Embroidered images tell the city’s 100-year story
A community art project is taking shape in the basement of a Port Moody home that, stitch by carefully placed stitch, will tell the story of a city celebrating its 100th birthday next year.
For the past 18 months Ann Kitching and Rose Kapp, along with more than two dozen volunteer stitchers, have been working on the large-scale embroidered wall hanging — it’s about 14 feet across and four feet high — that will go up in PoMo’s city hall next spring.
“It’s been an enormous amount of fun,” Kitching said of the project, most of which is rolled up on to two PVC pipes stretched out over a pair of sawhorses in her basement art room.
“It’s all so beautiful when you see what people have done — it’s like Christmas,” Kapp added.
Kitching cooked up the idea when suggestions for the city’s centennial celebrations were first being discussed, as a way for residents to participate in a centennial legacy project and, in the years to come, as a tool that will “hopefully invoke people to look at our own history,” Kapp said.
The project kicked off with a trip to the Port Moody Station Museum, where they combed through the collection of more than 5,000 photographs for iconic images of the city.
They selected about 20 but have incorporated several more based on participants’ suggestions and Kapp, a graphic designer, transformed the photos into simple line drawings that could be traced on to the stitching material.
PoMo’s beginnings as the terminus of the CP Rail line are marked with a large train heading down the tracks, and the significance of the Ioco refinery is represented with an image of the old red brick pump house that used to serve the townsite.
There is Col. Moody himself, the city’s namesake, and a modern-day kayaker enjoying the calm waters of Burrard Inlet.
And did you know PoMo once hosted a large television and radio manufacturing business? The old Chisholm Industries Ltd. building (the sprawling blue building on Electronic Avenue that was demolished two years ago) shows off the city’s manufacturing base.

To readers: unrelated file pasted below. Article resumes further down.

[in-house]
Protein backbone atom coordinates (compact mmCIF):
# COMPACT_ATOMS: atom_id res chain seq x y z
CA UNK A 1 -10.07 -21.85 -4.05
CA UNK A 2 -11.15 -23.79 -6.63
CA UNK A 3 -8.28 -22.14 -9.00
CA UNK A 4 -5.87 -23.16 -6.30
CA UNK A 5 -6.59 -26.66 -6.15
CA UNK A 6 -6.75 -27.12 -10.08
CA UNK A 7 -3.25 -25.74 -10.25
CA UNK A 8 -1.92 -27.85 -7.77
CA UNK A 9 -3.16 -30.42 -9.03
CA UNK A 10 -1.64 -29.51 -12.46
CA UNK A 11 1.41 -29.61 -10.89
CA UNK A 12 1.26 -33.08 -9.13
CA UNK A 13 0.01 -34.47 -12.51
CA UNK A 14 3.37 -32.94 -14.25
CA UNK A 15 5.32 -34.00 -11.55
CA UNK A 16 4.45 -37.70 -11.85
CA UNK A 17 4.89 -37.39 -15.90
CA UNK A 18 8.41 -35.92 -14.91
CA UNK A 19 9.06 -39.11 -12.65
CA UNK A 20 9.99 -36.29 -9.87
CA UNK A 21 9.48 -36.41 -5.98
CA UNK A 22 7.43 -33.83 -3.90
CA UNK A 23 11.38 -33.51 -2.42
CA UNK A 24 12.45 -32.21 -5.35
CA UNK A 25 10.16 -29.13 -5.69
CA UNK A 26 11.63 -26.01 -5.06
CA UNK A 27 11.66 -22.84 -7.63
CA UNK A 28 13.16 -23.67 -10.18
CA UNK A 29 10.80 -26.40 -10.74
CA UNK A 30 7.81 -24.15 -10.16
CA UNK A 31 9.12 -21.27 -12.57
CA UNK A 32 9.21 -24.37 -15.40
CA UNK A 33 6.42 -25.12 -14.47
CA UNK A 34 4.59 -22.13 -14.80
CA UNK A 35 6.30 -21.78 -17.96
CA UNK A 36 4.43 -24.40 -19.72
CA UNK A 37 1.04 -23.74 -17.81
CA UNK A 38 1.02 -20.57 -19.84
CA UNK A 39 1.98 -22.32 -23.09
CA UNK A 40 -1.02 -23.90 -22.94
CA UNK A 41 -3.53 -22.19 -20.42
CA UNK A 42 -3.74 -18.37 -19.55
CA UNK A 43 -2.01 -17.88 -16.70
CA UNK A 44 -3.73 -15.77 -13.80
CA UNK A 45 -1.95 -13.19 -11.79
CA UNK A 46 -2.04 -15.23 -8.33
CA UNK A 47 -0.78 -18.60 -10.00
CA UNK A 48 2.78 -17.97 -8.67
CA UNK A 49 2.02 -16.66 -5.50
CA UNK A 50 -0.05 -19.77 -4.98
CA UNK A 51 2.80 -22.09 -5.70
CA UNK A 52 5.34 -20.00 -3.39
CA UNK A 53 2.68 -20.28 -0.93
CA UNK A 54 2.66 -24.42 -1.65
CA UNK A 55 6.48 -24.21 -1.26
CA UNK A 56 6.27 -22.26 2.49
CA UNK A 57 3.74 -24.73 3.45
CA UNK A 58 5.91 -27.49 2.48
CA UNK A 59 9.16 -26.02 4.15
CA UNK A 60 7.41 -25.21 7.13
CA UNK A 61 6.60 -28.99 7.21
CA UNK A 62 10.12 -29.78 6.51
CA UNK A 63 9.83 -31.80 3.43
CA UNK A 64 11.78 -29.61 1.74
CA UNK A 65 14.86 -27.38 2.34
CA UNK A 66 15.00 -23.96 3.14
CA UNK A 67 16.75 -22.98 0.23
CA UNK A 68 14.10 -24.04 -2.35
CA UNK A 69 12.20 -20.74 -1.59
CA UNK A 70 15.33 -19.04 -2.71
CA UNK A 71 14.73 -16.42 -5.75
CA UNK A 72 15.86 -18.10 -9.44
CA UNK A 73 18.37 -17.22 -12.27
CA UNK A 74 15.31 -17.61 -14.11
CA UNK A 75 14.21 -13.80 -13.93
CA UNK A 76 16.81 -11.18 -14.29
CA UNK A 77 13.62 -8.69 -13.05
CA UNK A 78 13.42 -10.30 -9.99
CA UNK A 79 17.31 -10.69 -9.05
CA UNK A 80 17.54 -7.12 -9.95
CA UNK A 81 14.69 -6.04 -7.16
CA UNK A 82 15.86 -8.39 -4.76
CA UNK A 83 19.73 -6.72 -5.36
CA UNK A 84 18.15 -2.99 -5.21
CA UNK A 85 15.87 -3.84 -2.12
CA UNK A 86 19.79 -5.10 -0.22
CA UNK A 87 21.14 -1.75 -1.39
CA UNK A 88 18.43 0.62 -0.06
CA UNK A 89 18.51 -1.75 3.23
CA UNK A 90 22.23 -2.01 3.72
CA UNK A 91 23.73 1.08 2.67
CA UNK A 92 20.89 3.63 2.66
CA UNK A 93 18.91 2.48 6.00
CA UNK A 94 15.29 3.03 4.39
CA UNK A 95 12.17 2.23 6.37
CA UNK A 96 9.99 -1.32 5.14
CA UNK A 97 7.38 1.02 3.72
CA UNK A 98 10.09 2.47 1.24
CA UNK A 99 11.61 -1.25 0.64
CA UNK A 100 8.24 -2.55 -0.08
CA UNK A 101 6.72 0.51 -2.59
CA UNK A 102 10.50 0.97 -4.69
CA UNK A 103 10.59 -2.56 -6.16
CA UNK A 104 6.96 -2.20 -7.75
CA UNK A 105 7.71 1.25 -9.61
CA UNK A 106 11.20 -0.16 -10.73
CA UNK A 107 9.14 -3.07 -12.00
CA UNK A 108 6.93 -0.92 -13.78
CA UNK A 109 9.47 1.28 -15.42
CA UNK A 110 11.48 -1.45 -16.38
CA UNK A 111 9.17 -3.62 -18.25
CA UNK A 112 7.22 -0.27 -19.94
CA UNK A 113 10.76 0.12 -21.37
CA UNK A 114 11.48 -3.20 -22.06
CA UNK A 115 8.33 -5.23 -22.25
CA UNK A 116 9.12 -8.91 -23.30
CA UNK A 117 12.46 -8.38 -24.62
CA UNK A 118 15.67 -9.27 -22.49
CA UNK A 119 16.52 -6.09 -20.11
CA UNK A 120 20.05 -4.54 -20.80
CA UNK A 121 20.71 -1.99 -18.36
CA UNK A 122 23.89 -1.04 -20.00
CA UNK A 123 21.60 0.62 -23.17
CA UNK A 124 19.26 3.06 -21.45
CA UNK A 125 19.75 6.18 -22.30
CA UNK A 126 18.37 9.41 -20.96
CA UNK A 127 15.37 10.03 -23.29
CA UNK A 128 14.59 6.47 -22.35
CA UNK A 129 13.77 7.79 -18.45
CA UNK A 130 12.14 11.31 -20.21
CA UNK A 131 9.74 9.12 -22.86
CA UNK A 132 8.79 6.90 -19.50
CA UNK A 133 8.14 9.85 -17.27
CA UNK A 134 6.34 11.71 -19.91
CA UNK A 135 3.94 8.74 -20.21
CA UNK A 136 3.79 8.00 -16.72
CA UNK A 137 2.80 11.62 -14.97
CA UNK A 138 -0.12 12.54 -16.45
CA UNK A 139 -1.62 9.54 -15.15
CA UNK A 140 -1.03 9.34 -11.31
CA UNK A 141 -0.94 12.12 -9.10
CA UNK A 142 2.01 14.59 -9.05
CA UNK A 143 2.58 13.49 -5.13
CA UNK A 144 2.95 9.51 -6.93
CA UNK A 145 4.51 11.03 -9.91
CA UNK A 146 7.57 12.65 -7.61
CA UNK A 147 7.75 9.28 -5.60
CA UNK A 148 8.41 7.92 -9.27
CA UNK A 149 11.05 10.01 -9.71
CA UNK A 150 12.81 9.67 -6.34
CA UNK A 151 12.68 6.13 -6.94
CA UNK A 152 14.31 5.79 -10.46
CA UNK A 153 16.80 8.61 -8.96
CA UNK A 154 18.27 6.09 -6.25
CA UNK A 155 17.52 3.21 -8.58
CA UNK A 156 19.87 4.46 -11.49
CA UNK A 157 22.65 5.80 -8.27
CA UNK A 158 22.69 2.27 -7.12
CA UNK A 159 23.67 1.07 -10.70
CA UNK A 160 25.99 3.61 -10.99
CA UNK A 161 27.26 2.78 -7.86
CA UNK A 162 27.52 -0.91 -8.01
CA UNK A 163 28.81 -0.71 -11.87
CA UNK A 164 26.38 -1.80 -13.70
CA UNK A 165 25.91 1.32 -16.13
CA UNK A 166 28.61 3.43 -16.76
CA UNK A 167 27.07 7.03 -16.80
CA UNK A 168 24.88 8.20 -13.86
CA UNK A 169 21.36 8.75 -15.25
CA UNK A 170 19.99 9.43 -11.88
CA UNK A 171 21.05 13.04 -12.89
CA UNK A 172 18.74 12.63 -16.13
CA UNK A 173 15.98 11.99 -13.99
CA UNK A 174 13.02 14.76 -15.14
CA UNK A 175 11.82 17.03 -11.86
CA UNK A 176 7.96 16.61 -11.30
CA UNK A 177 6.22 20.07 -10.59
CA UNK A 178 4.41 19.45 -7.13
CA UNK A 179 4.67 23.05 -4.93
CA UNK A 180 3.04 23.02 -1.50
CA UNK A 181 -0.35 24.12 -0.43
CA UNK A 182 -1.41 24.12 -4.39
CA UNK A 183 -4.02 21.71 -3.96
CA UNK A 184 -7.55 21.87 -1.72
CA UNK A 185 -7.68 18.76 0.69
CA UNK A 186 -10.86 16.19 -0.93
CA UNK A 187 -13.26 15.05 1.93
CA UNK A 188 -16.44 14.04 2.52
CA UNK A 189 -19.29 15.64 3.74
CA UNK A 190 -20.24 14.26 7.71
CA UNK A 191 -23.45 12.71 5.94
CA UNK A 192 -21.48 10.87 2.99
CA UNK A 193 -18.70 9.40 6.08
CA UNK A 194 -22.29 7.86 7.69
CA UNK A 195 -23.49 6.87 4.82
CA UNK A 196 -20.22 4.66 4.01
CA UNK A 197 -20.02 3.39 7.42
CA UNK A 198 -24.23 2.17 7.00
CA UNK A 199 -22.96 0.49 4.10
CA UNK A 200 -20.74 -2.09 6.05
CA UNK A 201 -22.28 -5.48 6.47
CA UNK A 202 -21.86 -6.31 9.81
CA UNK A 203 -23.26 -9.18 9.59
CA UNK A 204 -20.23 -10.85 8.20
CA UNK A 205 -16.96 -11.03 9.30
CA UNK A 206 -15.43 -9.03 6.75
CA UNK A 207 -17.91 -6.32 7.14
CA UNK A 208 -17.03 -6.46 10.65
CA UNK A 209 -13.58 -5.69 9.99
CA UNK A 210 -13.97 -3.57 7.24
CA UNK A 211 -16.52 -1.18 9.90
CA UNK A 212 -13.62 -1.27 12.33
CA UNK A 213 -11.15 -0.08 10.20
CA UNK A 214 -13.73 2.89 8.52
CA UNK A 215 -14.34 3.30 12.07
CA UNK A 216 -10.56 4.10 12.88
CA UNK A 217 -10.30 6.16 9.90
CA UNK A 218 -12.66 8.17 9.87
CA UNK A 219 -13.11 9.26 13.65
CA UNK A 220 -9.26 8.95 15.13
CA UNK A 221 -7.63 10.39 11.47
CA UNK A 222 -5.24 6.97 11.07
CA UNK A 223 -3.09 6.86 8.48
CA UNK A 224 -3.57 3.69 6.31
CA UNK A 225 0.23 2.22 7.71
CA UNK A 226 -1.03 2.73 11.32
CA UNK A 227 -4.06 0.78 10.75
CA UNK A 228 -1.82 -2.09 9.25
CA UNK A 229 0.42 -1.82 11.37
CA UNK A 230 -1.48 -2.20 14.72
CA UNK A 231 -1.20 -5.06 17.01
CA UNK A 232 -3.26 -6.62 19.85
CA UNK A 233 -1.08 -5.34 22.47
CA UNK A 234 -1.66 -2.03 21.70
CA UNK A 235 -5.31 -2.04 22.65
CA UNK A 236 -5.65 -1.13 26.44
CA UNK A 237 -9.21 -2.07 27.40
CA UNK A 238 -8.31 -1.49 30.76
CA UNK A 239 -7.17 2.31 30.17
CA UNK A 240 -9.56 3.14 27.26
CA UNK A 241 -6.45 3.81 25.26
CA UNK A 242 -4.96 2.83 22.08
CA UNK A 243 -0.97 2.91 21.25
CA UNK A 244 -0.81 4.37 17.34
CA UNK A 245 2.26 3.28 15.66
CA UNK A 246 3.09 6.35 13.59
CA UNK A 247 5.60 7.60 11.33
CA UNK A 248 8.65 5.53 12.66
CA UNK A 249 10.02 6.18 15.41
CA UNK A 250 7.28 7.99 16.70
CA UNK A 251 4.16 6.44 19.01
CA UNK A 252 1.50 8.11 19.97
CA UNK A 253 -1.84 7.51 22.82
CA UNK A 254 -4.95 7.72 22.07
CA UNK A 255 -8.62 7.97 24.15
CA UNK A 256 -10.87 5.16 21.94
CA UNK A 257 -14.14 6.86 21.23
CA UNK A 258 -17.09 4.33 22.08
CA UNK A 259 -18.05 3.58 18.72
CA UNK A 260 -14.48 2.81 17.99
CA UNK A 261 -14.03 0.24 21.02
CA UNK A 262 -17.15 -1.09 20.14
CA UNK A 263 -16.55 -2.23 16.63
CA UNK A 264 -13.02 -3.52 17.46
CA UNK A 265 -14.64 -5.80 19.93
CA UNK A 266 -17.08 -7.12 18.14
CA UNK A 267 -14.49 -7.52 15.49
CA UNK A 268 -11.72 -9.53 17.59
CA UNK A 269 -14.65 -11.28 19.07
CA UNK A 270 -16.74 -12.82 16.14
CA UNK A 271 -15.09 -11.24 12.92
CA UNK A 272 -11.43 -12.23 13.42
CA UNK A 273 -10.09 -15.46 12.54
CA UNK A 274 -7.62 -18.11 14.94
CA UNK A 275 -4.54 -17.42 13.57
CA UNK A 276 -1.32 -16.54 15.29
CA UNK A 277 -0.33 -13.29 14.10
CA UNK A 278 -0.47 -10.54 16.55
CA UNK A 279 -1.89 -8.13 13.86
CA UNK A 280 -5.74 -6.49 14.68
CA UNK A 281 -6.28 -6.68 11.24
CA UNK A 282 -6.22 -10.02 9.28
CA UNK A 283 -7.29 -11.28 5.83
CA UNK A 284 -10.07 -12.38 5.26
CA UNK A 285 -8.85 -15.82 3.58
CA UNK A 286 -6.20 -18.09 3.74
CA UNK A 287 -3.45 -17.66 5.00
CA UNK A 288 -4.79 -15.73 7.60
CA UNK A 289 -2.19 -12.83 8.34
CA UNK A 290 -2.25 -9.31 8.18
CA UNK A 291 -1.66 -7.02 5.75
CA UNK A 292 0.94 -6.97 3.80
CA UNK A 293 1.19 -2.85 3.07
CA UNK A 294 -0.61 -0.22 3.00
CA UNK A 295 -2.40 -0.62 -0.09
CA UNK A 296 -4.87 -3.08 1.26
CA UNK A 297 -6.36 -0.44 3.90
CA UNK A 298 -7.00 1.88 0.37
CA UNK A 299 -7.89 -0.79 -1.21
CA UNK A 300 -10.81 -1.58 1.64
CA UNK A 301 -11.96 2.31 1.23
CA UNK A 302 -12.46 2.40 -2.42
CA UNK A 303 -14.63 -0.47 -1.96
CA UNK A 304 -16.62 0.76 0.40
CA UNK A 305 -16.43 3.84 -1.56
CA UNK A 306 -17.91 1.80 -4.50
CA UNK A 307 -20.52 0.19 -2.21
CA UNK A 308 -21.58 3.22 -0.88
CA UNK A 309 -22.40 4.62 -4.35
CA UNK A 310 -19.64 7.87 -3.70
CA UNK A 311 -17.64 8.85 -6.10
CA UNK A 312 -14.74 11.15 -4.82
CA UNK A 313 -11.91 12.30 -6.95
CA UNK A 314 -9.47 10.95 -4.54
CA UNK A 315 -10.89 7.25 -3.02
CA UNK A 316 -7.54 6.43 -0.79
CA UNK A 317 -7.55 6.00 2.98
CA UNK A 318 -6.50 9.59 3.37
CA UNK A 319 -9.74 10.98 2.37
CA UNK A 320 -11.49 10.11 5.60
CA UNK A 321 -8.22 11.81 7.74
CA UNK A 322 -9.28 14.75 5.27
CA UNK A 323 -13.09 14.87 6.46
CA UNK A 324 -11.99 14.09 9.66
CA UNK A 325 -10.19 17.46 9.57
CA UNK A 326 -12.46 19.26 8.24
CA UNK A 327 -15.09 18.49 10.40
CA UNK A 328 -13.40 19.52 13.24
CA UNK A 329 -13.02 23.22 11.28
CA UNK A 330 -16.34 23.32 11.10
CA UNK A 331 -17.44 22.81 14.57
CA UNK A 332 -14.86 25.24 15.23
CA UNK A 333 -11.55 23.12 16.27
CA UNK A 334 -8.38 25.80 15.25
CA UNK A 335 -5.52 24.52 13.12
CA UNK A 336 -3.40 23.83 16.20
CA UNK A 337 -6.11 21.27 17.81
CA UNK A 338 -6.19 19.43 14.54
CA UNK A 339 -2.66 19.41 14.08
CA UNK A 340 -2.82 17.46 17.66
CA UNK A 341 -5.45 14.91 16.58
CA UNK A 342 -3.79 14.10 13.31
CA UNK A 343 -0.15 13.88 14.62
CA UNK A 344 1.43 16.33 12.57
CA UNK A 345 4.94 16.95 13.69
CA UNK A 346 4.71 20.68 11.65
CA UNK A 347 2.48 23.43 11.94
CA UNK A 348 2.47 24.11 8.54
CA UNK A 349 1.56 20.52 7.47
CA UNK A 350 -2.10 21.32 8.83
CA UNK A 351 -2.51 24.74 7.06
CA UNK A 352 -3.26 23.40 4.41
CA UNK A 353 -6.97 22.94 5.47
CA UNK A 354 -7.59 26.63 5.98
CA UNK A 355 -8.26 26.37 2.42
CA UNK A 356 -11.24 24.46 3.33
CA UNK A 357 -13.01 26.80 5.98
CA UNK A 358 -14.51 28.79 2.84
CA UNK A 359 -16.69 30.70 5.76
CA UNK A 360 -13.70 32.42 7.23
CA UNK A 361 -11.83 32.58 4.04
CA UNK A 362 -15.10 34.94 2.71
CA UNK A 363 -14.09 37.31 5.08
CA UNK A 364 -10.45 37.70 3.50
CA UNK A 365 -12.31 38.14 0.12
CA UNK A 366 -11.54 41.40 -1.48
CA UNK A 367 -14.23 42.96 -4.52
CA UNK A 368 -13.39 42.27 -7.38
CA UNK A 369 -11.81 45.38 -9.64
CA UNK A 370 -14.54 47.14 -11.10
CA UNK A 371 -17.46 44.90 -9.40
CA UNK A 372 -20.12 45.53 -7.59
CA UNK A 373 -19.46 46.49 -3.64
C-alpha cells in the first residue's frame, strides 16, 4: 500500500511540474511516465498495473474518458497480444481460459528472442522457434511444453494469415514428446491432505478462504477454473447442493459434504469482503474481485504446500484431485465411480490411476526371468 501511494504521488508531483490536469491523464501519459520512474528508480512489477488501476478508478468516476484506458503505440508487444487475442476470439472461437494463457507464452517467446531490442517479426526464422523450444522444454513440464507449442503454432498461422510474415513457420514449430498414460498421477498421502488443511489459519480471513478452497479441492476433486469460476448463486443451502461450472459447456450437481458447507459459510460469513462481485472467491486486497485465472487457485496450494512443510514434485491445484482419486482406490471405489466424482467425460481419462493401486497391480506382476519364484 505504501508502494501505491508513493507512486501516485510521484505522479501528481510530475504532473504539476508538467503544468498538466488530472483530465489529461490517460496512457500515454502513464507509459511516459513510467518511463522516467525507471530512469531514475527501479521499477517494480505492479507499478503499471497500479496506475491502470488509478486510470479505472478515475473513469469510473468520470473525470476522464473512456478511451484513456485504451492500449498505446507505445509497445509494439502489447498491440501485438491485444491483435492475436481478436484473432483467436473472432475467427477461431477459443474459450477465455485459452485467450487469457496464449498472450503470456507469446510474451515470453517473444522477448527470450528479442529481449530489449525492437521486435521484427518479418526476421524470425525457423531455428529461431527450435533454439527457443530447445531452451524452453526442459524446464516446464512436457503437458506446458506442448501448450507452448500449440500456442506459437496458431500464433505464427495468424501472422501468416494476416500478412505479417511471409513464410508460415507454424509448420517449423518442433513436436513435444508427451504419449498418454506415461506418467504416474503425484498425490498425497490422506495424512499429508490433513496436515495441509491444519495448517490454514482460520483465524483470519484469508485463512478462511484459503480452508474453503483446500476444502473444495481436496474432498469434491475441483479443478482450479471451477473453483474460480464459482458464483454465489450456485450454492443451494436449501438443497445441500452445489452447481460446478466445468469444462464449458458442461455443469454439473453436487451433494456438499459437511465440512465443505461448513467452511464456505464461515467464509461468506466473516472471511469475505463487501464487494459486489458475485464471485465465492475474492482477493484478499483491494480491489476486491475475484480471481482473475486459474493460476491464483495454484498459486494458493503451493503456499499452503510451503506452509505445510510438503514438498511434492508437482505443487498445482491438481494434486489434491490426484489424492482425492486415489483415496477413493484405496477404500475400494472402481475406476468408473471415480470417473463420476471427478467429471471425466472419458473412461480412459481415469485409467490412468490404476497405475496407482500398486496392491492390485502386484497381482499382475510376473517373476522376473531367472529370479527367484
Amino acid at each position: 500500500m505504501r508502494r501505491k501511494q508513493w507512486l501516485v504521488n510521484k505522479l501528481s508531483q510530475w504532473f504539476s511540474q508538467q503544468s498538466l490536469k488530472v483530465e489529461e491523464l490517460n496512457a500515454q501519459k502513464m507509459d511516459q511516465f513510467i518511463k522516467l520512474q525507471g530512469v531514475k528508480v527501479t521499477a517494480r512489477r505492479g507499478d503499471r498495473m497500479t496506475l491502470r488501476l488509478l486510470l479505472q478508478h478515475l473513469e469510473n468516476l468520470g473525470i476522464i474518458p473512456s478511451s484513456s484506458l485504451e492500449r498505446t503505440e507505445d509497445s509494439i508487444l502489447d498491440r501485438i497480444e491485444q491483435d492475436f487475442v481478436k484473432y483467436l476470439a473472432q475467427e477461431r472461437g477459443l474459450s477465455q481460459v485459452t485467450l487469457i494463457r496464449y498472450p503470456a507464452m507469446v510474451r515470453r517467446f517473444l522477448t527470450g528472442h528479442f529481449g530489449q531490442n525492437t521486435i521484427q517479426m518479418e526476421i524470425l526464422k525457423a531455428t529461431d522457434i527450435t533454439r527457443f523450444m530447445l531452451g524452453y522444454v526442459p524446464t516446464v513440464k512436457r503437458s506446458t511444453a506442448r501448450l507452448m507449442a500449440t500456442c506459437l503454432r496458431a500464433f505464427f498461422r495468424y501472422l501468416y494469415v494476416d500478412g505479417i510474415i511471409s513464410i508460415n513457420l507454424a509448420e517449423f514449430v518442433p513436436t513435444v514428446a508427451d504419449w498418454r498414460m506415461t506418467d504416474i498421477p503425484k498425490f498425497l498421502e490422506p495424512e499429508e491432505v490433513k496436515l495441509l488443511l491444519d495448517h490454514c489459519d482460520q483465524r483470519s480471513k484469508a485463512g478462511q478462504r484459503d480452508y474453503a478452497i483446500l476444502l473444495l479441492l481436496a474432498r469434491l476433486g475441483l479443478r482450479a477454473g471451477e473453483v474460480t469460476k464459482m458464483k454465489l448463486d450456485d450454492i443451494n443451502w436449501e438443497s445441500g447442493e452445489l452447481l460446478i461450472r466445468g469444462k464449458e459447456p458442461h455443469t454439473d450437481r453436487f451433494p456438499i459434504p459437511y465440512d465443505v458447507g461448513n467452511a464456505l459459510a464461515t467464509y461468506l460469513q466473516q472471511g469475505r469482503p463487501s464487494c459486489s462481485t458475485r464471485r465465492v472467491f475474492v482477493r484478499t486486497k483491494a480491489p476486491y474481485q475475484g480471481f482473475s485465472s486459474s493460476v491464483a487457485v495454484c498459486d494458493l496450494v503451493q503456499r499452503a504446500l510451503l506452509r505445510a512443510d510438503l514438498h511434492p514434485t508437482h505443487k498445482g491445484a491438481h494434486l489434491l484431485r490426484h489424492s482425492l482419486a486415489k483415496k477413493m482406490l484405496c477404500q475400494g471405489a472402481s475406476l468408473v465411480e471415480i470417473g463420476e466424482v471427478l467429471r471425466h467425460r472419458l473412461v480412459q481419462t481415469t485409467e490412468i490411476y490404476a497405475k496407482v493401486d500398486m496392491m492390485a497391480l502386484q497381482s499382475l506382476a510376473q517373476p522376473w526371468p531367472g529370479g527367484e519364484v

There is city hall with its cherry trees (blue trunks and all) in full spring bloom, the museum, the Pleasantside Grocery store and a Clarke Street heritage home. PoMo’s natural surroundings are also well represented with a variety of trees and all manner of wildlife, from slugs to stellar jays.
And for some stitchers, the project has proved a fascinating way to further investigate PoMo’s history.
Kapp said a woman tasked with stitching a scene with two lumberjacks on a log found it was missing something — their tools. So she took it upon herself to research the typical tools of a logger from decades ago, and added them to the piece.
When most of the pieces have been stitched on to the painted backdrop it will be less of a map than a visual storyteller depicting Port Moody’s past and present; a diagram with a legend explaining the story behind each of the images is aimed at encouraging people to come back again and again to learn something new about their city.
A “stitch-in” is being planned for early in the new year where people can drop in at the city hall Galleria and stitch their own piece for the wall hanging.
Kitching said by the time the project is hung next spring, more than 5,000 volunteer hours by about 150 people will have been poured into it.
“So often art is done by a select few,” Kapp said. “We wanted this to be something many people actually had a hand in creating.”
Added Kitching: “We wanted something that would catch people’s imagination and show the wonderful place in which we live.”
Anyone interested in participating in the project can email email@example.com or firstname.lastname@example.org.